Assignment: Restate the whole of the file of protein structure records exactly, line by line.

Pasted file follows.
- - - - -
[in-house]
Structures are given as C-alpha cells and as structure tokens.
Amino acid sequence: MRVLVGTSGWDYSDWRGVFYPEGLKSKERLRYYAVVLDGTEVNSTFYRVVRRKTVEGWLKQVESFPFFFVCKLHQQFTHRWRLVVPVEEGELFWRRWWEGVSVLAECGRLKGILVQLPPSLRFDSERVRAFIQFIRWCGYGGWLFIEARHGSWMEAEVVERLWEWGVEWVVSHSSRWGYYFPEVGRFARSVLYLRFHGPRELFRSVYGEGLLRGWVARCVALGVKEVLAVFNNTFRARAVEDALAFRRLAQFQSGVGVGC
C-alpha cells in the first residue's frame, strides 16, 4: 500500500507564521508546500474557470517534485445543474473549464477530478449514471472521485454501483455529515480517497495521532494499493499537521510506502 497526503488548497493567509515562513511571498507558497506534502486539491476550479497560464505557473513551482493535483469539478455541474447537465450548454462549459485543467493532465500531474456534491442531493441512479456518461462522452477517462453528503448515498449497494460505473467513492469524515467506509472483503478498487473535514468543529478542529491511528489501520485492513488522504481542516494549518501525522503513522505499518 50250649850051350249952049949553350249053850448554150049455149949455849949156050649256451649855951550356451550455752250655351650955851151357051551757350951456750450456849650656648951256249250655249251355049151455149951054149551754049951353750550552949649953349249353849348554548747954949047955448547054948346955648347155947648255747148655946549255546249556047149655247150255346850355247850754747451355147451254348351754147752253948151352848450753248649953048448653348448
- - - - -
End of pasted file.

[in-house]
Structures are given as C-alpha cells and as structure tokens.
Amino acid sequence: MRVLVGTSGWDYSDWRGVFYPEGLKSKERLRYYAVVLDGTEVNSTFYRVVRRKTVEGWLKQVESFPFFFVCKLHQQFTHRWRLVVPVEEGELFWRRWWEGVSVLAECGRLKGILVQLPPSLRFDSERVRAFIQFIRWCGYGGWLFIEARHGSWMEAEVVERLWEWGVEWVVSHSSRWGYYFPEVGRFARSVLYLRFHGPRELFRSVYGEGLLRGWVARCVALGVKEVLAVFNNTFRARAVEDALAFRRLAQFQSGVGVGC
C-alpha cells in the first residue's frame, strides 16, 4: 500500500507564521508546500474557470517534485445543474473549464477530478449514471472521485454501483455529515480517497495521532494499493499537521510506502 497526503488548497493567509515562513511571498507558497506534502486539491476550479497560464505557473513551482493535483469539478455541474447537465450548454462549459485543467493532465500531474456534491442531493441512479456518461462522452477517462453528503448515498449497494460505473467513492469524515467506509472483503478498487473535514468543529478542529491511528489501520485492513488522504481542516494549518501525522503513522505499518 50250649850051350249952049949553350249053850448554150049455149949455849949156050649256451649855951550356451550455752250655351650955851151357051551757350951456750450456849650656648951256249250655249251355049151455149951054149551754049951353750550552949649953349249353849348554548747954949047955448547054948346955648347155947648255747148655946549255546249556047149655247150255346850355247850754747451355147451254348351754147752253948151352848450753248649953048448653348448